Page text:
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Timber Cove is situated on the northern end of the beautiful Sonoma County coast. The subdivision was created from over 800 acres that was split into 274 lots in the early 60’s with an average lot size of 1.5 to 2.0 acres in size. Seclusion, privacy, and architectural blending to the land were the objectives.
This community has been long renowned for its many excellent diving spots, bluff top beauty and nearby hiking trails. There are four parks within minutes: Fort Ross, Stillwater Cove, Salt Point State Park, and the Kruse Reserve with its hundreds of acres of redwoods and twenty foot high rhododendrons. Wildflowers and wildlife abound at Timber Cove all year.
Timber Cove offers a unique opportunity to live in an unhurried lifestyle. An Architectural Review Committee with a design philosophy that reflects a response to the natural environment and coastal history reviews home designs.
All roads are private and maintained by the Home Owners Association. Timber Cove Water District supplies water and each parcel requires private septic systems.
[tabname]The Sea Ranch[/tabname]
The northern-most 10 miles of the Sonoma County coast is internationally known as The Sea Ranch, a carefully created community of approximately 1680 homes on 3,500 acres. There are a total of 2289 total lots on The Sea Ranch, with approximately 609 still undeveloped as of Fall, 2004.
The concept of the development can be summed up in the developer’s motto of “living lightly on the land.” People joined the natural environment with an absolute minimum impact. Overgrazed lands were rested and the natural processes allowed to take their course. Indigenous grasses, shrubs and trees were planted where needed and the entire Ranch became a wildlife and game refuge. Offsite improvements have been designed to permit a minimum of grading and earth moving; utilities are underground; population density has been kept low; and carefully controlled residential design permits homes to blend into, and become part of, the natural landscape. Mechanisms were devised to insure that development would be carried out as planned, and that there would be stewardship to carry on the conservation and enhancement of the environment.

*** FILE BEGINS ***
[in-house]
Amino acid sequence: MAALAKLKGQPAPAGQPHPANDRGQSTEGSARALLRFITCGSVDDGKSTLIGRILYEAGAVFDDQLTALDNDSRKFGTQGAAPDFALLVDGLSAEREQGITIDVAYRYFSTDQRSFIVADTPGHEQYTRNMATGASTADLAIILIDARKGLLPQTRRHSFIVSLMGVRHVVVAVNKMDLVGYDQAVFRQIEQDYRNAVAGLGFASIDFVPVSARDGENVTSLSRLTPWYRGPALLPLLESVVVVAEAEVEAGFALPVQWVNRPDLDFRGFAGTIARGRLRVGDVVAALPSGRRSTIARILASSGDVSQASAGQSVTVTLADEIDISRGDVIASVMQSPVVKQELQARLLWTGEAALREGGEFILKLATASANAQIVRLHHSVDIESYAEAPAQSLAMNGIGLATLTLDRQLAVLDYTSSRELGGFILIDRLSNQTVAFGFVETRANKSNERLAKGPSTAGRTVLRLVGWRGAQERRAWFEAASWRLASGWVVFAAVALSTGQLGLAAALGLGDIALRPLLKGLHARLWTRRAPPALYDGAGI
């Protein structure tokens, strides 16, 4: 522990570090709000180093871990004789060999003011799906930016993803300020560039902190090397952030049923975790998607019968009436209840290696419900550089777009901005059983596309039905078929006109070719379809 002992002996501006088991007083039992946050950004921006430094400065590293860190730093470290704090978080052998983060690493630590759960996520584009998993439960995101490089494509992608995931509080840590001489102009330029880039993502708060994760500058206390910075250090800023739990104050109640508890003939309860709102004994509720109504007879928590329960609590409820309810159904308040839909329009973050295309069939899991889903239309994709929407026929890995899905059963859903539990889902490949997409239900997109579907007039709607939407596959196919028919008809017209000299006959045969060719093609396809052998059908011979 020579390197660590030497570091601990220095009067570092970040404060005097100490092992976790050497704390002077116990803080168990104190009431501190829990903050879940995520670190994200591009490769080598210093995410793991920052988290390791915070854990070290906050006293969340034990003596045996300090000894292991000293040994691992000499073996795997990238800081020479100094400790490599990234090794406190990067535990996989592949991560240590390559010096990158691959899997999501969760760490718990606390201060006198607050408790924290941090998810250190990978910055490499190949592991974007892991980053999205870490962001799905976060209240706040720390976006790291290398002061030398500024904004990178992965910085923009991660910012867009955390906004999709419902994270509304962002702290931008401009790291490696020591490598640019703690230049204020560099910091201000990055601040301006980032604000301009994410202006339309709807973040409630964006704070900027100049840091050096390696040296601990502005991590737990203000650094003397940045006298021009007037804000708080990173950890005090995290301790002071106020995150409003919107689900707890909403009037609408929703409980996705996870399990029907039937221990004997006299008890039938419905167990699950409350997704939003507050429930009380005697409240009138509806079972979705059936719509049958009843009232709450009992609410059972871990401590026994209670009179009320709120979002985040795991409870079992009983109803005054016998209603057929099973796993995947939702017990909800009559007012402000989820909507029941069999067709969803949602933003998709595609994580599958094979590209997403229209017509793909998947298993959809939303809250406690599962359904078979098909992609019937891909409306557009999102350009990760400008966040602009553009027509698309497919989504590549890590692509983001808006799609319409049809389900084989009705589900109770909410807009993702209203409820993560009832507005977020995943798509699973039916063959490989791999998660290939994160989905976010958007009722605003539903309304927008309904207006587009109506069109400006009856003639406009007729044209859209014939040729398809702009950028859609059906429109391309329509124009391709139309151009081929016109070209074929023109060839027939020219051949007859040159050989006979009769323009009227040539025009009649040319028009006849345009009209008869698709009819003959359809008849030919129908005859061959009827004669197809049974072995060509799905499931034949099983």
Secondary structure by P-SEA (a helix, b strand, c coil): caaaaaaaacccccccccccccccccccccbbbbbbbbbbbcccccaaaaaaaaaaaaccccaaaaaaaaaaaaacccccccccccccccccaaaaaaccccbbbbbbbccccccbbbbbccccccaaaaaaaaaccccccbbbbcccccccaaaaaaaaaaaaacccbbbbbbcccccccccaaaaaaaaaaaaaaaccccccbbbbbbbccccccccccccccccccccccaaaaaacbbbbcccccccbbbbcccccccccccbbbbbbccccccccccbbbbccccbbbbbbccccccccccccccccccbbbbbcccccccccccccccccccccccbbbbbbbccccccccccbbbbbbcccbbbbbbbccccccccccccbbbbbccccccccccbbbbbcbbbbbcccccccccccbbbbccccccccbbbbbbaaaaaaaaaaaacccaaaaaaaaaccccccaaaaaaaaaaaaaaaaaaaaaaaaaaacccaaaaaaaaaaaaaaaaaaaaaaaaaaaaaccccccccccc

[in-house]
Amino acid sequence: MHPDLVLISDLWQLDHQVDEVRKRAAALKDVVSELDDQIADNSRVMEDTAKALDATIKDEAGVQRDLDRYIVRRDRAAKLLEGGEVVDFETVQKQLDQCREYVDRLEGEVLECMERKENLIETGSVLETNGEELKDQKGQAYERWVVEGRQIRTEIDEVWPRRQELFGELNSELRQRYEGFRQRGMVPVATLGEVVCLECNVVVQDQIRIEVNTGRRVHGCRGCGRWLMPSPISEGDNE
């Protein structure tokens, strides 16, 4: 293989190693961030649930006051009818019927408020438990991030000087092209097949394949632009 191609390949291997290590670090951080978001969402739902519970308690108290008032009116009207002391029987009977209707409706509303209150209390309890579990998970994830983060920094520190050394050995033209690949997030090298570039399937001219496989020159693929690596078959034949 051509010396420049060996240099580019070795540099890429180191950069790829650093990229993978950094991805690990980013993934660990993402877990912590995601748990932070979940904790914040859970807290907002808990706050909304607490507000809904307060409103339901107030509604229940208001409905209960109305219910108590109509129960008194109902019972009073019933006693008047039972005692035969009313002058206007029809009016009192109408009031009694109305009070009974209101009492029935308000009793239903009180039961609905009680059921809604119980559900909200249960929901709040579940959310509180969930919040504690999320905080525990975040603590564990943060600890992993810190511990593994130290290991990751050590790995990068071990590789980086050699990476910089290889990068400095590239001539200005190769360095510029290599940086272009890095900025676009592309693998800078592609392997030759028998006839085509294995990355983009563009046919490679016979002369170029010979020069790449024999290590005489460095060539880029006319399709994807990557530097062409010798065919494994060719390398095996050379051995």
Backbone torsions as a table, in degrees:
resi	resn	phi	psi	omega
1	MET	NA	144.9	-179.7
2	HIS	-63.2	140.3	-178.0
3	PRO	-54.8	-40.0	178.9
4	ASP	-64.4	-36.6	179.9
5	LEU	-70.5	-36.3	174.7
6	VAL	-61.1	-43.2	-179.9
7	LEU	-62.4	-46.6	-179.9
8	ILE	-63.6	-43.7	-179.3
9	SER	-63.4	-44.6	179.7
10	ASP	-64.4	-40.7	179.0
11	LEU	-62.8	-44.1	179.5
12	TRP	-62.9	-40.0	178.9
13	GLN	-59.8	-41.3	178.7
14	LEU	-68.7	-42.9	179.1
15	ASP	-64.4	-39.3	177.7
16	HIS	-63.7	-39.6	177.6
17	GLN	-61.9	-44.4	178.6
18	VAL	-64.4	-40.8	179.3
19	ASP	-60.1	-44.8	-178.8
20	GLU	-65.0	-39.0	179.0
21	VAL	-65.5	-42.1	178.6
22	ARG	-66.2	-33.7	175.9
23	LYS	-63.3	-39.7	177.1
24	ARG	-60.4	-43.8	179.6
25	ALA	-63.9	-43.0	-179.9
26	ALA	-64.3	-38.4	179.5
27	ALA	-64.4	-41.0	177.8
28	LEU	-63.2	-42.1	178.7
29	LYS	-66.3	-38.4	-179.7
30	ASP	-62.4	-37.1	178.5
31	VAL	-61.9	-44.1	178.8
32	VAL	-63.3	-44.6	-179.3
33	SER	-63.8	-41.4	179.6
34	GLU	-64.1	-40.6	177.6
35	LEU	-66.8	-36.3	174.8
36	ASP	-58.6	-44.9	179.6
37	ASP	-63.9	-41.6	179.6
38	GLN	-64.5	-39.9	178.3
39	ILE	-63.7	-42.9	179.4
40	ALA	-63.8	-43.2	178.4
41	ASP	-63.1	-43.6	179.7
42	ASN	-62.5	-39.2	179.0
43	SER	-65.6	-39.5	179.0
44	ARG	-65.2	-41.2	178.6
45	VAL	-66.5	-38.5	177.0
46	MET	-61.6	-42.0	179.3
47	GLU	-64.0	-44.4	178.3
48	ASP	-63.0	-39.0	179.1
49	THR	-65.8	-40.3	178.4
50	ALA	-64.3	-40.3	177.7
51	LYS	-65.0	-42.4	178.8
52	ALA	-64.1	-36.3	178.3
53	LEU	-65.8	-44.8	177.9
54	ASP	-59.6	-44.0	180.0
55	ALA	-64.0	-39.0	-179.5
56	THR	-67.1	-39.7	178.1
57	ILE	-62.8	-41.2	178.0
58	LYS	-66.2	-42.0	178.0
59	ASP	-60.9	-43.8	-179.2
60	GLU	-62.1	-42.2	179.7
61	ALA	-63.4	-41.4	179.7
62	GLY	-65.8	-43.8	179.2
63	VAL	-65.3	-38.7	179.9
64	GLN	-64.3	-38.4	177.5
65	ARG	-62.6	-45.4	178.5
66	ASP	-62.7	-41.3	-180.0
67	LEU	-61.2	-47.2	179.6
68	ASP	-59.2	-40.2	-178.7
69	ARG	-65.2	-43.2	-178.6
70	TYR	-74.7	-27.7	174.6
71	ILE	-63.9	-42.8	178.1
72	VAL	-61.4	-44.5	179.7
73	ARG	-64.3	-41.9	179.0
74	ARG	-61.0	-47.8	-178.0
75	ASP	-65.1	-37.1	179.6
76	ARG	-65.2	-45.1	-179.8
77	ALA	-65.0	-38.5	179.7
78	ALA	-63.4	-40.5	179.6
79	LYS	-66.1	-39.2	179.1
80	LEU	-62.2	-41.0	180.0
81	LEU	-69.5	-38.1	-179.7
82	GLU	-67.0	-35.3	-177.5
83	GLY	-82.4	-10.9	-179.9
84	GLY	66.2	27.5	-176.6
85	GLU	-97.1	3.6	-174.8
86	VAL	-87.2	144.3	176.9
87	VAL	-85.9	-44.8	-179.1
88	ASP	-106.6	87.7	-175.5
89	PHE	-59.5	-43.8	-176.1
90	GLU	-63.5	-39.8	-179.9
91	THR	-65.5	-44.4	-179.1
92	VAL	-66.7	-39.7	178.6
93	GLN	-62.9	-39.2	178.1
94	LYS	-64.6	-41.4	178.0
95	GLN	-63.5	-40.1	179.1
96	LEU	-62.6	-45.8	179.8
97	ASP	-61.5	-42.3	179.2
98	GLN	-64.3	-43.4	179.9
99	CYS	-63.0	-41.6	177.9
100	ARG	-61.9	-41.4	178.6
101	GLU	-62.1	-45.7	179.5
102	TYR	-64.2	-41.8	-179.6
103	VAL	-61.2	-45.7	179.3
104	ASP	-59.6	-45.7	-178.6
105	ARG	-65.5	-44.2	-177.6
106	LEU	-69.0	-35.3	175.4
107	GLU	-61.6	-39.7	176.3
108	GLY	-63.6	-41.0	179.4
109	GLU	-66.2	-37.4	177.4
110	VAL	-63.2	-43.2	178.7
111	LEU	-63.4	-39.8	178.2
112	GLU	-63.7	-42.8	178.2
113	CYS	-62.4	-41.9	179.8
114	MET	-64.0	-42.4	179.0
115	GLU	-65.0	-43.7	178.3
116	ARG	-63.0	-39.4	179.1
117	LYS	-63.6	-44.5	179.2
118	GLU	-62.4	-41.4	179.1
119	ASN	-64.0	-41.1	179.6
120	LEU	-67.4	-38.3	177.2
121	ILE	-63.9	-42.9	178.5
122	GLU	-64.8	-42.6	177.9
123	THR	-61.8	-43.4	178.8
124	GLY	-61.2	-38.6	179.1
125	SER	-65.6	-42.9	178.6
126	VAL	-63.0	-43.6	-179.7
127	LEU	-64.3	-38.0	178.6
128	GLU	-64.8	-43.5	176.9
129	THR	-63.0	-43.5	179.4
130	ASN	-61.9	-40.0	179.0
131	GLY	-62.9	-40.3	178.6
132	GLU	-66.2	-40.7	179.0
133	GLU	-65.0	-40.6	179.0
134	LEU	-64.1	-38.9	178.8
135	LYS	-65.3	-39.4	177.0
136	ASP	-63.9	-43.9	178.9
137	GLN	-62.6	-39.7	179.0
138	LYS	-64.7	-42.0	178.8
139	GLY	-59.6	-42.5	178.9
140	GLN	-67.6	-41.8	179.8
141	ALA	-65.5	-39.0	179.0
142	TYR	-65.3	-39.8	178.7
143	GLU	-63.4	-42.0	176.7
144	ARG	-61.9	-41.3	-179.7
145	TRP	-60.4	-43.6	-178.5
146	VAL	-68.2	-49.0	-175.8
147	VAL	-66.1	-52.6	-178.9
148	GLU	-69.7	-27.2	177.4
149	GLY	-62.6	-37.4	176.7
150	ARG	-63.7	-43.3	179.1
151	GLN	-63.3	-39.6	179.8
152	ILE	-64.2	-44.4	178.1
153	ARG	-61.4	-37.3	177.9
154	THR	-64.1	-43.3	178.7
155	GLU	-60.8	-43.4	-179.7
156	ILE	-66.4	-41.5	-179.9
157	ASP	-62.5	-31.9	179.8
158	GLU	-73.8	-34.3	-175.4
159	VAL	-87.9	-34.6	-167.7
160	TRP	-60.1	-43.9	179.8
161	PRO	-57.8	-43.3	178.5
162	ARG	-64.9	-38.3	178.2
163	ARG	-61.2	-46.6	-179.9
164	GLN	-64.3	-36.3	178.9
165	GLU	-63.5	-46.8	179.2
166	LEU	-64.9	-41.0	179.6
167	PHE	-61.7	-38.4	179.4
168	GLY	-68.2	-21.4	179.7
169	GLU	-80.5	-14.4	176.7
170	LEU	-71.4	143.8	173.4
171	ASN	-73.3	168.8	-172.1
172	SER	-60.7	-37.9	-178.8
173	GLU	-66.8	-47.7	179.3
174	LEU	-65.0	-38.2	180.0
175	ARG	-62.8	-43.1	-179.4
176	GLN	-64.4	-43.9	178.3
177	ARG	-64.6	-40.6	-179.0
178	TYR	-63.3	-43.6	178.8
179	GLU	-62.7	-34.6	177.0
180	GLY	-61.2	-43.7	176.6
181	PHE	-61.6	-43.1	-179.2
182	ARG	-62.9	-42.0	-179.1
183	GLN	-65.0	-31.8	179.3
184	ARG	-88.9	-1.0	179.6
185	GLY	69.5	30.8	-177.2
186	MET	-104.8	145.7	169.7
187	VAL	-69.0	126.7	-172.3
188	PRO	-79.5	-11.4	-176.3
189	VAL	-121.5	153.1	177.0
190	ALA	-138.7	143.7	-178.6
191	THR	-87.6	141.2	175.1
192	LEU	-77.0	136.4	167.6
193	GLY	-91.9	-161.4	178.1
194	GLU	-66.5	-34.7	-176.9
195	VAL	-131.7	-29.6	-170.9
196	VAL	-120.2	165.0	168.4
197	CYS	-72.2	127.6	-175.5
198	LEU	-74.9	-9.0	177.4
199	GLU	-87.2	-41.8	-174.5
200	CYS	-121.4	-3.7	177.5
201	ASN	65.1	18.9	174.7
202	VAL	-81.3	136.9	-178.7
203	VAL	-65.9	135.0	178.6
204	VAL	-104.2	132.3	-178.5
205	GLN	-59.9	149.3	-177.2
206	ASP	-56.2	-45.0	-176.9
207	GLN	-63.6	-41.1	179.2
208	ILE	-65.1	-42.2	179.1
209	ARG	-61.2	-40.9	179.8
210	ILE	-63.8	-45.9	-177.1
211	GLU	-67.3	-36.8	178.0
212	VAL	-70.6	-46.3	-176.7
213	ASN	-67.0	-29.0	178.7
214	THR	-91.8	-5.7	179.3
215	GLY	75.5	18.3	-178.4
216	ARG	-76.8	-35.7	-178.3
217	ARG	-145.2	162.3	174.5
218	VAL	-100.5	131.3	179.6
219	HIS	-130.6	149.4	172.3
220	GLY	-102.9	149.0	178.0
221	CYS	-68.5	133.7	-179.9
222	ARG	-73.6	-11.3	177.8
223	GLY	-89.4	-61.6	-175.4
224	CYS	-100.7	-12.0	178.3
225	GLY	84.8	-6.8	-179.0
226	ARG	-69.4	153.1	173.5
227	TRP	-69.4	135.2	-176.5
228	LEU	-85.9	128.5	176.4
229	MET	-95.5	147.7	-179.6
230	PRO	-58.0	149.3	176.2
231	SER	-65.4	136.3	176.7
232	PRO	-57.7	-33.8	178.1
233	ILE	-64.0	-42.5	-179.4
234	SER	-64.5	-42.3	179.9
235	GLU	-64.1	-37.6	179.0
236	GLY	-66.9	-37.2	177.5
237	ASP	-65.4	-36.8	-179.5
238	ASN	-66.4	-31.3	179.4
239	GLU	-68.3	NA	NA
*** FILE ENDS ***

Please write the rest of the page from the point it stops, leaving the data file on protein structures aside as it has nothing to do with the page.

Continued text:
Award-winning homes with natural wood exteriors and low-profile roofs blend with the land and native plant landscaping. Grassland meadows, secluded beaches and rows of Cypress trees surround the expansive Sea Ranch development. Amenities include swimming pools, tennis courts, an 18-hole golf course, security patrol, hiking trails, an equestrian facility and a private airstrip. A non-profit corporation of property owners, known as The Sea Ranch Association, is responsible for administering the ongoing affairs of The Sea Ranch.
Originally envisioned as a vacation community, The Sea Ranch’s charm has caused over one third (and growing!) of the property owners to make it their full-time, permanent residence. Since The Sea Ranch does not have service amenities other than fire and police protection, Gualala has become the region’s center for support services.
For more information on how you can acquire property in The Sea Ranch area, contact the leading Real Estate Team on the coast. Contact Kennedy & Associates at (707) 884-9000 or email at firstname.lastname@example.org.
The Kashia Pomo Indians, first settlers of the area, called it, Wallala, “water coming down place”. It is an appropriate name, as the Gualala River empties into the Pacific Ocean. Kayak and canoe rentals are available for touring the river, stopping at quiet beaches for picnicking or basking in the sun, and catching glimpses of osprey, waterfowl, and river otters. Two campgrounds are located on either side of the river, and there are beaches on the river offering public access for swimming, picnicking, launching of private, non-motorized watercraft, and in-season fishing.
A serene residential community punctuated by rugged coastline and majestic redwoods. The village of Gualala is the ideal choice for many homeowners. Situated at the southernmost edge of Mendocino County along Shoreline Highway One and perched on the bluffs overlooking the Gualala River and the Pacific Ocean beyond. Gualala serves as the commercial center of the region, providing many of the goods and services to northern Sonoma and southern Mendocino county.